"We will expect authorities to submit non-statutory 'interim' road traffic reduction reports in July 1999, as part of the provisional plans.
"The London boroughs are not covered by the White Paper requirement to produce local transport plans, but will be separately required to produce local implementation plans which are in keeping with the Mayor's integrated transport strategy for London. We are taking this forward separately.
"The Road Traffic Reduction (National Targets) Act 1998 requires the Government to consider the setting of national targets.
"We will therefore require a greater degree of standardisation from local authorities in the measurement of existing traffic levels and forecasts-in order that we can assess the national implications.
Dr John Cable (Lib Dem, Twickenham) asked which former British Rail sites, since the privatisation of British Rail, have been sold or leased for developments serviced by road haulage.
Ms Jackson said: "This information is not available".
Dr Cable also asked what acreage of unutilised former British Rail land has been allocated to a) Railtrack and b) the British Transport Property Board.
Ms Jackson said: "This information could be compiled only at disproportionate cost."
Mr Baker asked on 27 October when the strategic rail authority would be set up.
Ms Jackson said: "The Deputy Prime Minister announced on 30 September that a shadow Strategic Rail Authority (SRA) would lead changes to the way the privatised railway is controlled, in advance of legislation to establish the body on a statutory basis.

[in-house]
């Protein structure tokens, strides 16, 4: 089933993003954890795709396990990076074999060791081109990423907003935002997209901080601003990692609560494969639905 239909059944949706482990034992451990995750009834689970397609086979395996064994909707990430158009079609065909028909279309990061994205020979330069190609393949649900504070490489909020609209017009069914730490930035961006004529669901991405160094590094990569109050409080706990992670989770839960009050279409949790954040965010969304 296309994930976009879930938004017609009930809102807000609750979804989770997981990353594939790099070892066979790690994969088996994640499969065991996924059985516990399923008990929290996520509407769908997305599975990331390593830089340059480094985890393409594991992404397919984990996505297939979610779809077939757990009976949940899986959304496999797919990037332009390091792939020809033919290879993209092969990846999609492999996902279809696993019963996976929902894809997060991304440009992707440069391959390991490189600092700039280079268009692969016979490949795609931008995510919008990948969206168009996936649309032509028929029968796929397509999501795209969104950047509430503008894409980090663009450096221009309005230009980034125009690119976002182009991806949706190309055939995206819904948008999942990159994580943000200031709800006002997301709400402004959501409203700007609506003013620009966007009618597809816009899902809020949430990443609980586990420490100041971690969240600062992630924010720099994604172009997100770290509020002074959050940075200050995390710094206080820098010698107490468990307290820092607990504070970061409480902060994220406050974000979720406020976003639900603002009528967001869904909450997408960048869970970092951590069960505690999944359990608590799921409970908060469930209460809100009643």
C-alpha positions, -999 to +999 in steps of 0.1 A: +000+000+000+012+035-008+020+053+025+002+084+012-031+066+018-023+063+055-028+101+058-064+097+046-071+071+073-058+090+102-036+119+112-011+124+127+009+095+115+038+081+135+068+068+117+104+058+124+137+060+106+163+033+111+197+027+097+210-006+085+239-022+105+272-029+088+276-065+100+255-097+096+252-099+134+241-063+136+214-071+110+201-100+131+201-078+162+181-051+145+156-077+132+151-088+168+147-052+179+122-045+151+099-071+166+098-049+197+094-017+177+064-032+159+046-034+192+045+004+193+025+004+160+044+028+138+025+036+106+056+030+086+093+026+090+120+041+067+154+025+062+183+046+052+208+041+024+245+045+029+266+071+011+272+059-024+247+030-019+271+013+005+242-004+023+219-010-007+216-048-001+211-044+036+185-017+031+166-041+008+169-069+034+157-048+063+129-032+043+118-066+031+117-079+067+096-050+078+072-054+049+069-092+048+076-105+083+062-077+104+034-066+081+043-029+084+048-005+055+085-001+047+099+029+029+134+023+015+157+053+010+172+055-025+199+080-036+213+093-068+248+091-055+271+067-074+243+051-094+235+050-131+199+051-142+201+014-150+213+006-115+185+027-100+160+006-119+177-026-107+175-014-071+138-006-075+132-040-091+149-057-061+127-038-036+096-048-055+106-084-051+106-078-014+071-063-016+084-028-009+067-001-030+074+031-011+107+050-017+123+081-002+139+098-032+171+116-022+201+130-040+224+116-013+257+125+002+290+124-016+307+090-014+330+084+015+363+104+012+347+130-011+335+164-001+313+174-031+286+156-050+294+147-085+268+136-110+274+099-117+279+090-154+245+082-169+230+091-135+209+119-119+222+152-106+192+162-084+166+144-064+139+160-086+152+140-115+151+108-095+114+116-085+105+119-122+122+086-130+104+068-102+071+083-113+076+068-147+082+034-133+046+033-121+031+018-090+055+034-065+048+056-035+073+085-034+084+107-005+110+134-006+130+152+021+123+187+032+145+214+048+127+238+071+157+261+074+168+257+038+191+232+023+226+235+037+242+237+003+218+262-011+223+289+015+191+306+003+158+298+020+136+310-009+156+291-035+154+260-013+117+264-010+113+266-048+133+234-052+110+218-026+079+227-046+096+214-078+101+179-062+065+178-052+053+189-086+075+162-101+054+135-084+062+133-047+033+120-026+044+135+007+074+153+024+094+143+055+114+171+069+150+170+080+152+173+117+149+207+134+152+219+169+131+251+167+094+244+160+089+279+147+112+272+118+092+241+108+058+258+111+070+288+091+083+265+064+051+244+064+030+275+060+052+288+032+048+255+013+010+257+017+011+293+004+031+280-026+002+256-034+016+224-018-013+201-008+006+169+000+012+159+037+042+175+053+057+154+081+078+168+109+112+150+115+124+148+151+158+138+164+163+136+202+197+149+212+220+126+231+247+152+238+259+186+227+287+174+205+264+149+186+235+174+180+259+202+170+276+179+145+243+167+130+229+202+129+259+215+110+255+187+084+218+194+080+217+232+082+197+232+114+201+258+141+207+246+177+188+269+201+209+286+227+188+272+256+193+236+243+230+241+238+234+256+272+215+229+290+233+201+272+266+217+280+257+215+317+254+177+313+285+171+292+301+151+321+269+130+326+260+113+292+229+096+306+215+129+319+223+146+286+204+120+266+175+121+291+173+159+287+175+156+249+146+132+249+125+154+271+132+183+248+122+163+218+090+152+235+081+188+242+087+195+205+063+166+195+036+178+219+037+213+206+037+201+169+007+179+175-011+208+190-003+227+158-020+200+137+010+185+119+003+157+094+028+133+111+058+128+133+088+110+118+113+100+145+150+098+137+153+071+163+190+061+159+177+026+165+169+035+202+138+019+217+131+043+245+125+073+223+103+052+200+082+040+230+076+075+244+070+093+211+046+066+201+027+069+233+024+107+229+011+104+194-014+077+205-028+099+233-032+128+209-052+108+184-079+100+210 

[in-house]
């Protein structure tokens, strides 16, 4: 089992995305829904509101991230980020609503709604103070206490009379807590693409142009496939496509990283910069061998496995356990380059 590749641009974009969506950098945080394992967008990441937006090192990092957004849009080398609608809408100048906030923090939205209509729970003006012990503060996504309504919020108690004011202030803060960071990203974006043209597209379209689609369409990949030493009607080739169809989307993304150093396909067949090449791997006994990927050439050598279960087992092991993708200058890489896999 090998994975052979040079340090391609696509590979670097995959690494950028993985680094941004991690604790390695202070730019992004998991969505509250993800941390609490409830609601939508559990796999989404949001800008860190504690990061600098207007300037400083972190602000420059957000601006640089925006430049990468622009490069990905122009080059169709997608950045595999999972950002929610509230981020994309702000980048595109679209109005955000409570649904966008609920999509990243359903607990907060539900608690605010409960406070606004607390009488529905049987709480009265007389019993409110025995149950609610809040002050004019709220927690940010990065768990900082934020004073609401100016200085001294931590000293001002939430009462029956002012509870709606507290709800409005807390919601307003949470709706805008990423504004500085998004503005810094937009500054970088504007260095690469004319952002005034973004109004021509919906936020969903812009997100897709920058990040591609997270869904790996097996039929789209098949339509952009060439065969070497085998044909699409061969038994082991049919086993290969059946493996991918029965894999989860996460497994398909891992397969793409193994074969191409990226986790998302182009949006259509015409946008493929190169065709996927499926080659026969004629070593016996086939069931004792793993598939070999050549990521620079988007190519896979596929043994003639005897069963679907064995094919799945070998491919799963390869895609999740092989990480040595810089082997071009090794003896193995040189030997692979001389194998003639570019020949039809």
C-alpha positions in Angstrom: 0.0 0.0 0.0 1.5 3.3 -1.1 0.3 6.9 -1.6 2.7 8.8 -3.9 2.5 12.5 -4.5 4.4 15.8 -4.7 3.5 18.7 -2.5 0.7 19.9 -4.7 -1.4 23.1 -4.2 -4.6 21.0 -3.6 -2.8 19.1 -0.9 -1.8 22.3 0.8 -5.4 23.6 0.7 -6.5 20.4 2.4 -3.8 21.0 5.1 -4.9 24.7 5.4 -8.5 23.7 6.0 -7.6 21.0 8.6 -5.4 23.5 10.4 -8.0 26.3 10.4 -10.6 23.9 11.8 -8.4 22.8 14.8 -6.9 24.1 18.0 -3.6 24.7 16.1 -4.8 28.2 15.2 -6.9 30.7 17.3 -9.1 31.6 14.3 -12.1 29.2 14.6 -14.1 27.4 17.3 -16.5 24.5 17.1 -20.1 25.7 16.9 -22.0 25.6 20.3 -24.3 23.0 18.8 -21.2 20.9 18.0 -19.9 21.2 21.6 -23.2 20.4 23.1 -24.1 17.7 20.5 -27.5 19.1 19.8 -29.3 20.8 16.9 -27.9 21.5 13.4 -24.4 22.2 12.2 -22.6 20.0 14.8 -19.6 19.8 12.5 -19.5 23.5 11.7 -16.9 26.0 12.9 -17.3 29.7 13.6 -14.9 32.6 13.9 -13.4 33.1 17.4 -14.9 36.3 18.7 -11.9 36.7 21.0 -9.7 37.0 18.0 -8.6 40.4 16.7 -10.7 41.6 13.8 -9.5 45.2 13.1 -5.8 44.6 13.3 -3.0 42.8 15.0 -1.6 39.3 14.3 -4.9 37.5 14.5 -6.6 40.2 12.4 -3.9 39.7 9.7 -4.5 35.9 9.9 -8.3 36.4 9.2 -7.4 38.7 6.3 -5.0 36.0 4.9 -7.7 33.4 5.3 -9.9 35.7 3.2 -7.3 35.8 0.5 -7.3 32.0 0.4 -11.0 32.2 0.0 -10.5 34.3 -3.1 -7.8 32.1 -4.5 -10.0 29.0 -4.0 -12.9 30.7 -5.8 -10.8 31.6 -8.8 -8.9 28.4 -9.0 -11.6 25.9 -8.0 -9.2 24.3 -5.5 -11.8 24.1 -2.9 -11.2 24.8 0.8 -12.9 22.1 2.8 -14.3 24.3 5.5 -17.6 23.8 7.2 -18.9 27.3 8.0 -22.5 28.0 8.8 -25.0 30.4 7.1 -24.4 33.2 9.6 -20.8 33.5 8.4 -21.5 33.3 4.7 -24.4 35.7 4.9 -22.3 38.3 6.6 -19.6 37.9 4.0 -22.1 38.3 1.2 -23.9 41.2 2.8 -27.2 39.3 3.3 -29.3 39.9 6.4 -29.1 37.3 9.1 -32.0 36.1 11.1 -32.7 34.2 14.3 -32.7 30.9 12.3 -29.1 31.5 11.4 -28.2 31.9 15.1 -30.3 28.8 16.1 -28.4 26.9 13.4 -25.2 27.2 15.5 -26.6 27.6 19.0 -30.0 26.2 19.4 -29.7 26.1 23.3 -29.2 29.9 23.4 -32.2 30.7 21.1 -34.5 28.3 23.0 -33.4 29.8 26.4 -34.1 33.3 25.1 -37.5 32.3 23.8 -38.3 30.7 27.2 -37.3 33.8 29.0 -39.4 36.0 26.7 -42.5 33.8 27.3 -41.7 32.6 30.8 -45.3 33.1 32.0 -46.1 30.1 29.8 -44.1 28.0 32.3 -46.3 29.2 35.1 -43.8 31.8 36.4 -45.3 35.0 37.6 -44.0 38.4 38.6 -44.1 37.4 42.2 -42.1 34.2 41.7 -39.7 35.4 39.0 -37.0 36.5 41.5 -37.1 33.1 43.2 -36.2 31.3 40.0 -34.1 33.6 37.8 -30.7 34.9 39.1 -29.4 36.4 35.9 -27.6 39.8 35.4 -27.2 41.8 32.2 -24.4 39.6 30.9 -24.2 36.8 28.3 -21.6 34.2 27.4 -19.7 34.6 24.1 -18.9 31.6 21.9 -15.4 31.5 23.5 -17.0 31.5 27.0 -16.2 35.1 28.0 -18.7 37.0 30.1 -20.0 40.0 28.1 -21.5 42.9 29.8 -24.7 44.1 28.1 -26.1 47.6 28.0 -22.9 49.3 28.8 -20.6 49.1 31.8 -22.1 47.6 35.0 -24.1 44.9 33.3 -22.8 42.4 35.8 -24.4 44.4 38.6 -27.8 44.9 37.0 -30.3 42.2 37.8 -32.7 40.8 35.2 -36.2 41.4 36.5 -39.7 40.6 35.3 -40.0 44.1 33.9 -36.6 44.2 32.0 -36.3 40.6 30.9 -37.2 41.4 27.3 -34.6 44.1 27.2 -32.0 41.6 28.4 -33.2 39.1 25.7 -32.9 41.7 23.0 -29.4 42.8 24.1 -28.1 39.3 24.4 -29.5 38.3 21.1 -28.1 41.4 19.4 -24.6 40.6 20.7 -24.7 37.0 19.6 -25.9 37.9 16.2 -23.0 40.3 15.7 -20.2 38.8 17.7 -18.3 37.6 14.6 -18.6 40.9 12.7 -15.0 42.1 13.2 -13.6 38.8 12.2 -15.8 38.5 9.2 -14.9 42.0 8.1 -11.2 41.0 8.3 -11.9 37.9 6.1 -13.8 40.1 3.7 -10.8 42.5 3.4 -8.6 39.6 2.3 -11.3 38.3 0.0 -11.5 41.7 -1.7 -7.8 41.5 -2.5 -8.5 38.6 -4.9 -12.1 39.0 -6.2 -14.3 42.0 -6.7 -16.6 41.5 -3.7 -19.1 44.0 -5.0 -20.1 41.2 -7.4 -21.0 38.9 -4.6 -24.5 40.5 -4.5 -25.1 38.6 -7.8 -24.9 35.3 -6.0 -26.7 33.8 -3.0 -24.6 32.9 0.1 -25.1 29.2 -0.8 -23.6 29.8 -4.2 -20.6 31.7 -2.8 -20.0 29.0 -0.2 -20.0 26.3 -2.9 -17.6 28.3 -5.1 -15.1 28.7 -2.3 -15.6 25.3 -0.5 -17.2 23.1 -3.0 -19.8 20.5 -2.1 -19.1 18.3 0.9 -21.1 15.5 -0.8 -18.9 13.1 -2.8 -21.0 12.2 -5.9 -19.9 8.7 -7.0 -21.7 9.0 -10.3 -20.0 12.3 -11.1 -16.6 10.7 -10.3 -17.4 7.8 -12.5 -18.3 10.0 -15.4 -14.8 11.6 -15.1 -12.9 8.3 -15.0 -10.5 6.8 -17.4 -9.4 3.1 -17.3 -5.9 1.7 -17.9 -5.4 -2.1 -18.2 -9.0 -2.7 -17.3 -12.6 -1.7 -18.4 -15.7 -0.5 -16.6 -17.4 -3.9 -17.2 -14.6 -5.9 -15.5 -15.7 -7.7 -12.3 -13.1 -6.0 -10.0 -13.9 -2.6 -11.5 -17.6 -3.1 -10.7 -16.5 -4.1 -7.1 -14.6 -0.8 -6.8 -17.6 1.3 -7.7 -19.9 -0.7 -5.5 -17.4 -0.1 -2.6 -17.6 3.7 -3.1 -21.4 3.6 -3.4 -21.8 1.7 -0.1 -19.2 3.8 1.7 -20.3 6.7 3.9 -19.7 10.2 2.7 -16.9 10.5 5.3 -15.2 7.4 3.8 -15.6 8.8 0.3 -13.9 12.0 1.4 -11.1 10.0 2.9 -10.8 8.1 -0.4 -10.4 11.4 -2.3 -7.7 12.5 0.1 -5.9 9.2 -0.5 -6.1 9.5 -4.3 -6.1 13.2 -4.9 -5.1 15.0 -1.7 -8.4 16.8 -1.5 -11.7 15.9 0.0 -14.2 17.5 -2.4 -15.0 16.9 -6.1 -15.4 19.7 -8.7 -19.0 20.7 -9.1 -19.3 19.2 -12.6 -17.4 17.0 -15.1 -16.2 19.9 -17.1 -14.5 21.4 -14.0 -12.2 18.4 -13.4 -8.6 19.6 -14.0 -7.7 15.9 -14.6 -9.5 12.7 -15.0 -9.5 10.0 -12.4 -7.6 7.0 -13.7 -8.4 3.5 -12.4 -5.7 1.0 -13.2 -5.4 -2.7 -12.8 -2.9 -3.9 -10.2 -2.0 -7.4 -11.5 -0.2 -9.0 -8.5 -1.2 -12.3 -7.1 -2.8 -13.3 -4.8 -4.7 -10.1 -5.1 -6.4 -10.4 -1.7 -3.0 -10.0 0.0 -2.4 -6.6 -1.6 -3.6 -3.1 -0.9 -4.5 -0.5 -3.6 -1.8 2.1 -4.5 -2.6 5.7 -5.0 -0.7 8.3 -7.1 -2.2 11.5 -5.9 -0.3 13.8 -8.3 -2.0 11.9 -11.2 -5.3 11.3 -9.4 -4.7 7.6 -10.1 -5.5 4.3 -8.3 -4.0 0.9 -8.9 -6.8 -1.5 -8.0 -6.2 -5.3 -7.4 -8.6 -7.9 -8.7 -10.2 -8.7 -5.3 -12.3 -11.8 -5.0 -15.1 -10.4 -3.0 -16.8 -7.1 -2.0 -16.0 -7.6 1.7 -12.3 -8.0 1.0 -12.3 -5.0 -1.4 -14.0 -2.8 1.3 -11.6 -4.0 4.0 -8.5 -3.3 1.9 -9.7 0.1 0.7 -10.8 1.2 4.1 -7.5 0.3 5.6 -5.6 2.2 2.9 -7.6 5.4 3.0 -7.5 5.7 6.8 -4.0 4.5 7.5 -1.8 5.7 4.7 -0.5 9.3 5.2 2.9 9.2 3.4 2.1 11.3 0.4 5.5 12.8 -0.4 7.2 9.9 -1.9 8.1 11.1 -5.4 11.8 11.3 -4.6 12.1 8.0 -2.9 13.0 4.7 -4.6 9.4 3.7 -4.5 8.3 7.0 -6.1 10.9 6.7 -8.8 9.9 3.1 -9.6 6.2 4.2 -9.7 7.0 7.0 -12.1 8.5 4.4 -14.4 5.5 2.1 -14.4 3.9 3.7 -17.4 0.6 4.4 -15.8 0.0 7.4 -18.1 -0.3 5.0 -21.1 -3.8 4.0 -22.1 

"The shadow SRA, formed by close working between the British Railways Board and the Franchising Director, will be operational by Spring 1999.
"A new chairman of the British Railways Board and a new Franchising Director will be appointed as soon as possible. Subject to legislation, the new BR Chairman and board will become the chairman and board members of the SRA.
"Following legislation, the new Franchising Director will become Chief Executive of the SRA.
"We are committed to establishing a statutory SRA at an early opportunity. "
On 26 October, after a question from Barry Jones (Lab, Alyn and Deeside), Welsh Minister Peter Hainsaid: "I have not had any discussions with Railtrack about the construction of a new railway station on Deeside Industrial Park.
"However, as part of the 1998-99 Transport Grant settlement, £480,000 was allocated to Flintshire County Council in support of the Deeside Integrated Transport Strategy. Part of this award is for the Council to develop plans for a railway station to serve the Deeside Industrial Park. I am currently considering a bid from the council for further funding of the Strategy in 1999-2000."
Wait for Railtrack
Ms Joan Walley(Lab, Stoke-on-Trent North) asked what pro-posals the Government had to promote piggyback rail freight services in the West Midlands.
Ms Jackson said: "Railtrack has for some time been considering an upgrade of the West Coast main line to accommodate piggyback rail freight. The project would be likely to require substantial Govern-ment grant. Railtrack has not yet made an application."
A week earlier Ms Walley said: "In Dr Reid's efforts to encourage the switching of more heavy freight from road to rail, will he do all that he can to take the wonderful opportunity that we now have to get piggyback on to the west coast main line? Will he give the House an assurance that he will do all that he can to bring about that switch from road to rail? Dr Reid said: "Those matters are being considered at present by Railtrack. Although I read in the newspapers speculation on the matter, no proposals have been received by our department. I shall of course consider them sympathetically when they come in."
Save our tracks
On 19 October, Jeremy Corbyn (Lab, Islington North) asked what action the Government is taking to safeguard the trackbed of the former rail link from Carmarthen to Aberystwyth.